mechanism of promiscuous chemical inhibitors.[18] Detergents
(e.g. 0.02–0.1 % Triton X) have been proposed to decrease
aggregation and can be used in assays to exclude inhibitors
that act through such mechanisms. The presence of 0.1 %
Triton X in the assay buffer led to an approximately 10-fold
increase in the KI value for compound 7, a result consistent
with the aggregation-based inhibition of myosin V.[16] In
contrast, compound 8 (named myoVin-1, for myosin V
inhibitor 1) showed an approximately 1.25-fold increase in
the KI value in the presence of 0.1 % Triton X.[16] This
sensitivity to detergent is not likely to be significant for a
hydrophobic compound and potentially arises from the
increase in the ATPase activity of myosin V in the presence
of detergent (data not shown).
In the course of our SAR studies, we also identified
compounds that are structurally similar to myoVin-1 but
significantly less potent inhibitors of myosin V.[16] One such
compound, 9 (Figure 3), is a positional isomer of myoVin-1
and is approximately 12 times less active (KI = 72 8 mm).
These results indicate that the observed inhibition of myosin V by pyrazolopyrimidine-based compounds depends on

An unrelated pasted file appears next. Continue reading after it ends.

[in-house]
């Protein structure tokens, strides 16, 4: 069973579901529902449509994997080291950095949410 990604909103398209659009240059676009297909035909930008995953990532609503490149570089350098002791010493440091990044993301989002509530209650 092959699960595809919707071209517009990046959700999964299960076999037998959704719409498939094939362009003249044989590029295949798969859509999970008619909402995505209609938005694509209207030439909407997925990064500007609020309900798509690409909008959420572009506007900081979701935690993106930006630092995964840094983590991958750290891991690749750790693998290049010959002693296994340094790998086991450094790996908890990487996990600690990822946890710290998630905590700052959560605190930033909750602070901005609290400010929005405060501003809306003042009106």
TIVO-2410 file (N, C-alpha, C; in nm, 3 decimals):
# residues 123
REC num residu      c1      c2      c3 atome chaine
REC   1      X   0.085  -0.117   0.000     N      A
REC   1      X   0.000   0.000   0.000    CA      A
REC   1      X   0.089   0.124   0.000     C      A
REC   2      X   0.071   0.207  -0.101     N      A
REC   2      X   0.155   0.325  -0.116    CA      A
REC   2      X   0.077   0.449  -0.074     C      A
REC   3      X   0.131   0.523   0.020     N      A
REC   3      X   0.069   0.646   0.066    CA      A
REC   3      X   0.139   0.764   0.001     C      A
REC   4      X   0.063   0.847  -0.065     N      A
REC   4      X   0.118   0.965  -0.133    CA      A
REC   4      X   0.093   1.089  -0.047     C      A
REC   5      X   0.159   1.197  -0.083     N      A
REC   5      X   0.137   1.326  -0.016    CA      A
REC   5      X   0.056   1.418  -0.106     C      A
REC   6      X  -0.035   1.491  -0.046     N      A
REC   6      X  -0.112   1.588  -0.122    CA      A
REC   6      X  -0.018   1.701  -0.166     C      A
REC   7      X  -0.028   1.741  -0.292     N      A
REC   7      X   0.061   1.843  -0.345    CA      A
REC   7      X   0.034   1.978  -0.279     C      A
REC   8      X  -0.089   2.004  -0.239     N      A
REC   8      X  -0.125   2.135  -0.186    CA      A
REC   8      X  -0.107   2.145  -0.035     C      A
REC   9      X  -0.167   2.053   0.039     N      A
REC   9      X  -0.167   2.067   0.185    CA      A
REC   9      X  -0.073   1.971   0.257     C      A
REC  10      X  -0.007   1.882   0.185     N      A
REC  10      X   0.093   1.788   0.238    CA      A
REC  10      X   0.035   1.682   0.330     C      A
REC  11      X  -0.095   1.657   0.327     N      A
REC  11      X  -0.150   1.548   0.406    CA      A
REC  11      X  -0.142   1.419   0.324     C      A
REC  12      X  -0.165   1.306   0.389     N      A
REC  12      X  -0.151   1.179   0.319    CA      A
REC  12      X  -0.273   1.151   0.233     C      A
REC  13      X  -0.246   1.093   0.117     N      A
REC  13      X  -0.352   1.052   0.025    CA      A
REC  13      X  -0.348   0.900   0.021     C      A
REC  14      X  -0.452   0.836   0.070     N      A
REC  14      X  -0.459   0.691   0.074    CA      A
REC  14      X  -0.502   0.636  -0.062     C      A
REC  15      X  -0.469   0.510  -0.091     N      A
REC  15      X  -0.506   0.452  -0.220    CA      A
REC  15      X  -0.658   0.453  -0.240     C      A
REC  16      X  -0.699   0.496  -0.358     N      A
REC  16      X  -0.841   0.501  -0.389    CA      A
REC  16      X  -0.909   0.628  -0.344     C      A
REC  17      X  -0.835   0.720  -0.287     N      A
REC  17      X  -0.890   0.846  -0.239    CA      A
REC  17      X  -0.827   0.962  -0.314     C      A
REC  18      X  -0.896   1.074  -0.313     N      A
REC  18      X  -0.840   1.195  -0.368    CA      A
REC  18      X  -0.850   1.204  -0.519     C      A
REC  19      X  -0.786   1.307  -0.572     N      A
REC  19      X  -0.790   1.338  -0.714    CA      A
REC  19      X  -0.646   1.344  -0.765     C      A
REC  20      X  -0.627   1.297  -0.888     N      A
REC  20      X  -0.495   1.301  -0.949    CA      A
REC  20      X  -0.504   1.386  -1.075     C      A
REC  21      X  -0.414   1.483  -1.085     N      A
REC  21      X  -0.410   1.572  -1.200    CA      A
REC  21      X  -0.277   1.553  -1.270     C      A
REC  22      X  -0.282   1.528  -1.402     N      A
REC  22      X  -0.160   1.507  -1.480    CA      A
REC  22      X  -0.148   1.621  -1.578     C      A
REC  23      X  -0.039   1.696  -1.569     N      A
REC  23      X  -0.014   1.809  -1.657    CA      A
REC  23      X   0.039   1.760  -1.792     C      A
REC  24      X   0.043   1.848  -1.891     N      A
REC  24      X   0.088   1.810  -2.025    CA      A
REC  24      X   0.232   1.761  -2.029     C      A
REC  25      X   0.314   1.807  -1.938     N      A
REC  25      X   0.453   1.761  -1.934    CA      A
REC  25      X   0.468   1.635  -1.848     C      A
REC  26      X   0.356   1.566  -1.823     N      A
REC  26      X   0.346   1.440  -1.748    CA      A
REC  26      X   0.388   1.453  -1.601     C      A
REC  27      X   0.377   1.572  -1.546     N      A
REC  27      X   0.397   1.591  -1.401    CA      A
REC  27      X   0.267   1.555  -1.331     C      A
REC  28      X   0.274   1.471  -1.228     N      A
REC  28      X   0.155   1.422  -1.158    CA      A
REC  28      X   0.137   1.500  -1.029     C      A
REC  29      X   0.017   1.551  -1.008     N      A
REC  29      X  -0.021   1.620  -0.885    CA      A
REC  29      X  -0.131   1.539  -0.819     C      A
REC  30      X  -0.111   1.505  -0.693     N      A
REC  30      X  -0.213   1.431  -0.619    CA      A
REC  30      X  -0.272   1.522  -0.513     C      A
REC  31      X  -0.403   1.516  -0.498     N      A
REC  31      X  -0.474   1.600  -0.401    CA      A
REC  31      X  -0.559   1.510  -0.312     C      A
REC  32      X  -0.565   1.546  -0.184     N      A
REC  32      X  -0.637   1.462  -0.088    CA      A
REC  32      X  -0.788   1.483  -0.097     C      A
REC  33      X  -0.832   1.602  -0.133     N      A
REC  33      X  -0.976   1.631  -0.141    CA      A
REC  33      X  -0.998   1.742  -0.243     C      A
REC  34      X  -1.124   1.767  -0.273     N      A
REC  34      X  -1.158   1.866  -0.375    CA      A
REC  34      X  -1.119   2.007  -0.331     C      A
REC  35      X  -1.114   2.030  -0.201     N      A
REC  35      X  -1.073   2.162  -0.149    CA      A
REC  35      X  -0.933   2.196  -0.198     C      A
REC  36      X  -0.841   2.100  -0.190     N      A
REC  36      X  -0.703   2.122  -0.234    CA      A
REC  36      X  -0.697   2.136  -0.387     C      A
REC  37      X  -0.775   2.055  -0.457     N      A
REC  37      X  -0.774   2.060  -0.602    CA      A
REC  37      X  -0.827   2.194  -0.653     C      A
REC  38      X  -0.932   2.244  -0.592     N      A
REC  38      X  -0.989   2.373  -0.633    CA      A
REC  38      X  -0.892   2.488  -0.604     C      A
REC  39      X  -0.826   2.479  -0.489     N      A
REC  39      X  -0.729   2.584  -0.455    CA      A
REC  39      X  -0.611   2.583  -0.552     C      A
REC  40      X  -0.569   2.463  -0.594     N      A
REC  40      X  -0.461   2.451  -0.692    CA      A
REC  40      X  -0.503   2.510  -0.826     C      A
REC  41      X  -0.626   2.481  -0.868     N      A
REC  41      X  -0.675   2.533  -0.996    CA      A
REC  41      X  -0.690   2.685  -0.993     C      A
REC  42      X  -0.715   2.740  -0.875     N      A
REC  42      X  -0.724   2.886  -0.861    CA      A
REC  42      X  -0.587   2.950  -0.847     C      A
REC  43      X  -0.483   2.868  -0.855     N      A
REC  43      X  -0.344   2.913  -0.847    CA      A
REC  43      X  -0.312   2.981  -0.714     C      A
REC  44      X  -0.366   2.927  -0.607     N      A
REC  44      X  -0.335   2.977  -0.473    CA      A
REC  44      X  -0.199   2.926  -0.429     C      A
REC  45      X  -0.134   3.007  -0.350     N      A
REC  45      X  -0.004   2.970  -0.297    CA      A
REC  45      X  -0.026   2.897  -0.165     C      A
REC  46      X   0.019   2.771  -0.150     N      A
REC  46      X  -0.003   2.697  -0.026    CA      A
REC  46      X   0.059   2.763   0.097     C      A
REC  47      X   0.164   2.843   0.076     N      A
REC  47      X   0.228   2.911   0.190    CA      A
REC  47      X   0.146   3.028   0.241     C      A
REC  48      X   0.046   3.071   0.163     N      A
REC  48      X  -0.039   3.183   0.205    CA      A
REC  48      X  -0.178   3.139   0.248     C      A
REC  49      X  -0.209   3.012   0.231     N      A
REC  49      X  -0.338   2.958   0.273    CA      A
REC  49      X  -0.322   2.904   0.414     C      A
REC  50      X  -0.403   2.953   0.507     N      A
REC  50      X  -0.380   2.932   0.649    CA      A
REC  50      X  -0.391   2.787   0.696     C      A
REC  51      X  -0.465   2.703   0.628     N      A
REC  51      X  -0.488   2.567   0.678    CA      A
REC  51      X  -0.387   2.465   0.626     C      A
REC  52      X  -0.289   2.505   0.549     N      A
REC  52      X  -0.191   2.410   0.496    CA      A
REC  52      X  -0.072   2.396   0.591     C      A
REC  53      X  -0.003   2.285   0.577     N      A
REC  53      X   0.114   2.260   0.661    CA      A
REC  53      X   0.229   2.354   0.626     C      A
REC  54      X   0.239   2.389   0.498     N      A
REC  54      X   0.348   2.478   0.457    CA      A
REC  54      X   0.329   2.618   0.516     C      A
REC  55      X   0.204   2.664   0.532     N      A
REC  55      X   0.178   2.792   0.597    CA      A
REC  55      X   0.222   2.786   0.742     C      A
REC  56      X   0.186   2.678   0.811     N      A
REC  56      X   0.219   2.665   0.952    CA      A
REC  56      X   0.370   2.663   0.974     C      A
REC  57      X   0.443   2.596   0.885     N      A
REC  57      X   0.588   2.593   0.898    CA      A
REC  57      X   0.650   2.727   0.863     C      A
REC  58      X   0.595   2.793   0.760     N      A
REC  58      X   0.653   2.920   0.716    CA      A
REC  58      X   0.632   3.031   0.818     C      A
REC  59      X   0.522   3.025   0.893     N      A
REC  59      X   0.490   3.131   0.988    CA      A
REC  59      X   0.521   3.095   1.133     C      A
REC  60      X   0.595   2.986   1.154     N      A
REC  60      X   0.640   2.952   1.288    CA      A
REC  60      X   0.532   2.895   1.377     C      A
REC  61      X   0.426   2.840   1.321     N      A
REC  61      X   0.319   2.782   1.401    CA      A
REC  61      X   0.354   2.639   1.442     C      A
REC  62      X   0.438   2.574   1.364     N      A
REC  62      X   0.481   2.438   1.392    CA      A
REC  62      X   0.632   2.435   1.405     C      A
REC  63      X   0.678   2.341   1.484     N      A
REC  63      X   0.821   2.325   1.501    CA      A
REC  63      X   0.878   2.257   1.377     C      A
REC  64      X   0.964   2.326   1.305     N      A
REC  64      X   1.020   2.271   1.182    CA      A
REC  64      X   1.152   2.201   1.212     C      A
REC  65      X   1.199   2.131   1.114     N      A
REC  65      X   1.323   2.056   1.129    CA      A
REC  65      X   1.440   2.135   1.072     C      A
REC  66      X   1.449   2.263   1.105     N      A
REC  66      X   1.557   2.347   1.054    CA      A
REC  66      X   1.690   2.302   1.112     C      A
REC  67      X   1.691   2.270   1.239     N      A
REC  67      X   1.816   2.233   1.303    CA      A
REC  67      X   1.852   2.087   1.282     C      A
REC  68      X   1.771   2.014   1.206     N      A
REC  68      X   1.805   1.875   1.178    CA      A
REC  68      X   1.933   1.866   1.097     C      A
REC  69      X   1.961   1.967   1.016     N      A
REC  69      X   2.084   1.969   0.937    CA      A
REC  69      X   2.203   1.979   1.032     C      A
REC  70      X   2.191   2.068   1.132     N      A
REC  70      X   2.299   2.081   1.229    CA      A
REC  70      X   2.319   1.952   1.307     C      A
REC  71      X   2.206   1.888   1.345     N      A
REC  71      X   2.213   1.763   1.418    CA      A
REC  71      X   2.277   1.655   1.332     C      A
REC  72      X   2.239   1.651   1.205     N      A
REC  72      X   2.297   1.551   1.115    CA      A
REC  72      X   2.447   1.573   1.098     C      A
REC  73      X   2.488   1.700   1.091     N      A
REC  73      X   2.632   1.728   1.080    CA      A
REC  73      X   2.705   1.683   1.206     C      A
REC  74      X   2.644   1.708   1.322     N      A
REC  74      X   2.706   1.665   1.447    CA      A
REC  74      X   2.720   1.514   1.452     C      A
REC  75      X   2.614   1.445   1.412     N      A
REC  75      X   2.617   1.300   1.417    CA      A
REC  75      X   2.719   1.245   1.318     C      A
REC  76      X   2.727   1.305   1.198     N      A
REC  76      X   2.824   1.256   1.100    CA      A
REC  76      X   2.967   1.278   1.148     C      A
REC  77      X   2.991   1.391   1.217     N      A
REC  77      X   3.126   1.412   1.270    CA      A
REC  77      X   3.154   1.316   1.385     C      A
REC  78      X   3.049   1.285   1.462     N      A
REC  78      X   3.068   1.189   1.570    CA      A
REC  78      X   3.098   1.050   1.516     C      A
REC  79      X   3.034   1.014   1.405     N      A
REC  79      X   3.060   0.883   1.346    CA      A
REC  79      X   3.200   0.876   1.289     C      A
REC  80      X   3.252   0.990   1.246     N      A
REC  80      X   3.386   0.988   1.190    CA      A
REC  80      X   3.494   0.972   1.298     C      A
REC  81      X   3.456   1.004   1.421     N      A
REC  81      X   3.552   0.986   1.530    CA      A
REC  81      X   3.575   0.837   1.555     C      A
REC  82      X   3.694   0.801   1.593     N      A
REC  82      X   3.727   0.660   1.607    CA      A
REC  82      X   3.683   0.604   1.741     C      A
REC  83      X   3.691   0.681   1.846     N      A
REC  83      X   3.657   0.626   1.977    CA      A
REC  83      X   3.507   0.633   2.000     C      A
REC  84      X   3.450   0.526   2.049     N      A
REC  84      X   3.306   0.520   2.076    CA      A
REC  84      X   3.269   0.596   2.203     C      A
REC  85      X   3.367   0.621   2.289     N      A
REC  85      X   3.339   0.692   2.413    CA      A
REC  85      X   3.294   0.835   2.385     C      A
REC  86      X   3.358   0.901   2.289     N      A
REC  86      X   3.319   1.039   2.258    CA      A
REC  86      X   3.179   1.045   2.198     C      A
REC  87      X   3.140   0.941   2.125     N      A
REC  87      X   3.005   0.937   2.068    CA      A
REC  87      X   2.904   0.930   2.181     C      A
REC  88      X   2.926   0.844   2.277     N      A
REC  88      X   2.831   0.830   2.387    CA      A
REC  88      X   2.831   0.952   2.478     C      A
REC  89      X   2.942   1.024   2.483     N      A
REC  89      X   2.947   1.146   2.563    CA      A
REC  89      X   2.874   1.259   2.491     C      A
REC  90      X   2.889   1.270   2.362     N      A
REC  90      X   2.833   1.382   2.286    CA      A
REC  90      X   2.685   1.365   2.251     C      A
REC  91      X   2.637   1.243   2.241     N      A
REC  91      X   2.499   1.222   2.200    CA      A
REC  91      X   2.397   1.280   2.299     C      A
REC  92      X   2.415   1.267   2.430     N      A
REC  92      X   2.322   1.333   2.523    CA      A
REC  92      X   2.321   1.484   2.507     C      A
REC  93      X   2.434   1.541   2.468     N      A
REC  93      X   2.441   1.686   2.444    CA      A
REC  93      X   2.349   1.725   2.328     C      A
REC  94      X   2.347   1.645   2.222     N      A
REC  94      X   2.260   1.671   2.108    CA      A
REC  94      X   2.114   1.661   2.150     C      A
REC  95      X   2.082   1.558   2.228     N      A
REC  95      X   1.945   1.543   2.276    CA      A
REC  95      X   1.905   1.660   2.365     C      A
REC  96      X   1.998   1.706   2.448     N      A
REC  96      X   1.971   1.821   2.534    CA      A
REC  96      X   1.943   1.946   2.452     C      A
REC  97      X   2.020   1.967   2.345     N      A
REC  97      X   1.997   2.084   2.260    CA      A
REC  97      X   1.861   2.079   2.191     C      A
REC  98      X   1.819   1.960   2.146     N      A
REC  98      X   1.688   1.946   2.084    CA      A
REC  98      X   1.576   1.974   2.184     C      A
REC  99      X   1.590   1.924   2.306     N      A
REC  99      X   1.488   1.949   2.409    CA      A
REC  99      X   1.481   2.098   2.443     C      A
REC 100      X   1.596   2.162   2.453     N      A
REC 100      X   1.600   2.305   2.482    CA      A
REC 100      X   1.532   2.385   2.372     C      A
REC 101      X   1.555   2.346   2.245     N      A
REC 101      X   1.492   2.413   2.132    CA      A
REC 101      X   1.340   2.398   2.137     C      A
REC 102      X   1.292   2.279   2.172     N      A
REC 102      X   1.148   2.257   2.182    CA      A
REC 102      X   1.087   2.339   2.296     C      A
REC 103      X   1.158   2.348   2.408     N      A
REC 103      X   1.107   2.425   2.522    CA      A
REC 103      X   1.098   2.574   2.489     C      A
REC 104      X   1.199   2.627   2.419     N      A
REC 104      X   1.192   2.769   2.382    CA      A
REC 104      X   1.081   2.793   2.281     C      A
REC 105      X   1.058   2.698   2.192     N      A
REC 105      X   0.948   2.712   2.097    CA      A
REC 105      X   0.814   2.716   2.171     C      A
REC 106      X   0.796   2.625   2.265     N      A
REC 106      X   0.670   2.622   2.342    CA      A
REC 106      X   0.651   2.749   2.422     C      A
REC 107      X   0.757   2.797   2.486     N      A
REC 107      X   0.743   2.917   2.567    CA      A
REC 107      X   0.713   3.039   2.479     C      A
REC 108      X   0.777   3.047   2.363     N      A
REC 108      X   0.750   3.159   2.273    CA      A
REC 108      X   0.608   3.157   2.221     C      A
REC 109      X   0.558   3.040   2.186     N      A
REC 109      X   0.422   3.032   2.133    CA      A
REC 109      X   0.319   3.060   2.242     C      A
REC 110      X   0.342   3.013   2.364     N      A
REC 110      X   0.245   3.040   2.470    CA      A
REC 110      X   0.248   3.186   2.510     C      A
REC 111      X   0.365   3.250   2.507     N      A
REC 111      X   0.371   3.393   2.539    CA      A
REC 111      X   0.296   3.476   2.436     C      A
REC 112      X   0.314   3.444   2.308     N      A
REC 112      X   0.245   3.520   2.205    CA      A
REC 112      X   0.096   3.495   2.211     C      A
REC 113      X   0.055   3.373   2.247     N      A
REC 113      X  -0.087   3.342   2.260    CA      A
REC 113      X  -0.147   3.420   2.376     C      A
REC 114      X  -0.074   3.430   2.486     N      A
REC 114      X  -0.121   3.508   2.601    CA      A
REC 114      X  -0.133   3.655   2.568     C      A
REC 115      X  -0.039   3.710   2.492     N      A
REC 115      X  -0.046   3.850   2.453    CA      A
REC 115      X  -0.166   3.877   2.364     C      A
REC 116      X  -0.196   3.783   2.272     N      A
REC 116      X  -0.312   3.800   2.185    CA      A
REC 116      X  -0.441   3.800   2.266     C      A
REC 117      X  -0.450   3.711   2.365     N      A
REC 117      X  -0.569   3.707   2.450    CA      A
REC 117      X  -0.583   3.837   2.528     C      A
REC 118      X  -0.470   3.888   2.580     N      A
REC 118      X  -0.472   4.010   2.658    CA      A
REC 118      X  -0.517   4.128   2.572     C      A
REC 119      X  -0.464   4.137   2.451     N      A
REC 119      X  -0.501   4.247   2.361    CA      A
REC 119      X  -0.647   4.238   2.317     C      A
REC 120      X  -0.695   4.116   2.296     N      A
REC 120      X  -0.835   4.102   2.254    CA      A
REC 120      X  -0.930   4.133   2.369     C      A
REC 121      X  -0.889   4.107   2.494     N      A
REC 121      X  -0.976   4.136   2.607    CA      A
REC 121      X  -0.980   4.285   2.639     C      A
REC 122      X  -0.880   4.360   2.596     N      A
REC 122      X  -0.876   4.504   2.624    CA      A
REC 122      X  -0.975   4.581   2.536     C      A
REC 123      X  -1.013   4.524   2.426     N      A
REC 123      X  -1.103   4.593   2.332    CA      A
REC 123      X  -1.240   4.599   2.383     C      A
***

specific features of the target protein, and are not merely a
consequence of changes in the physical properties of the
compound (e.g. solubility).
We next examined the specificity of myoVin-1. The
known SAR data for kinase inhibition by pyrazolopyrimidine-based compounds suggests that myoVin-1 should have
limited activity against kinases.[13d] We tested its activity
directly by using CDK1/cyclin B, a likely target for this
chemical scaffold.[13d] In vitro kinase assays revealed that
myoVin-1 inhibited CDK1/cyclin B with at least 30-fold lower
potency (IC50 > 200 mm ; Figure 4 a; precise measurement was
limited by the low solubility of the compound in the assay
buffer). At a 100 mm concentration, myoVin-1 did not
significantly inhibit (< 5–10 %) many representative kinases,
including CHK1, PLK1, Abl kinase, p42 MAP kinase, casein
kinase II, and Aurora kinase (Figure 4 a–g). Known inhibitors
of these kinases efficiently suppressed kinase activity in our
assay (Figure 4 a–g).[19]
We next examined the specificity of myoVin-1 towards
other myosins. As representative examples in other classes,
we tested skeletal-muscle myosin II and a nonmuscle myosin,
myosin VI. In in vitro ATPase assays we did not observe any
measurable inhibition by myoVin-1 at a concentration of
50 mm (Figure 5 a,b), whereas blebbistatin, a known small-
Figure 5. Analysis of the specificity of myoVin-1 (8) against the ATPase
activities of: a) myosin II, b) myosin VI (n = 3, uncertainty bars show
the standard deviation; Blebbis. = blebbistatin).
molecule inhibitor of class II myosins,[2c] significantly inhibited muscle myosin II (Figure 5 a). This specificity of myoVin1 towards myosin V is quite remarkable given that ATPase
domains in members of the myosin superfamily are wellconserved.[5a]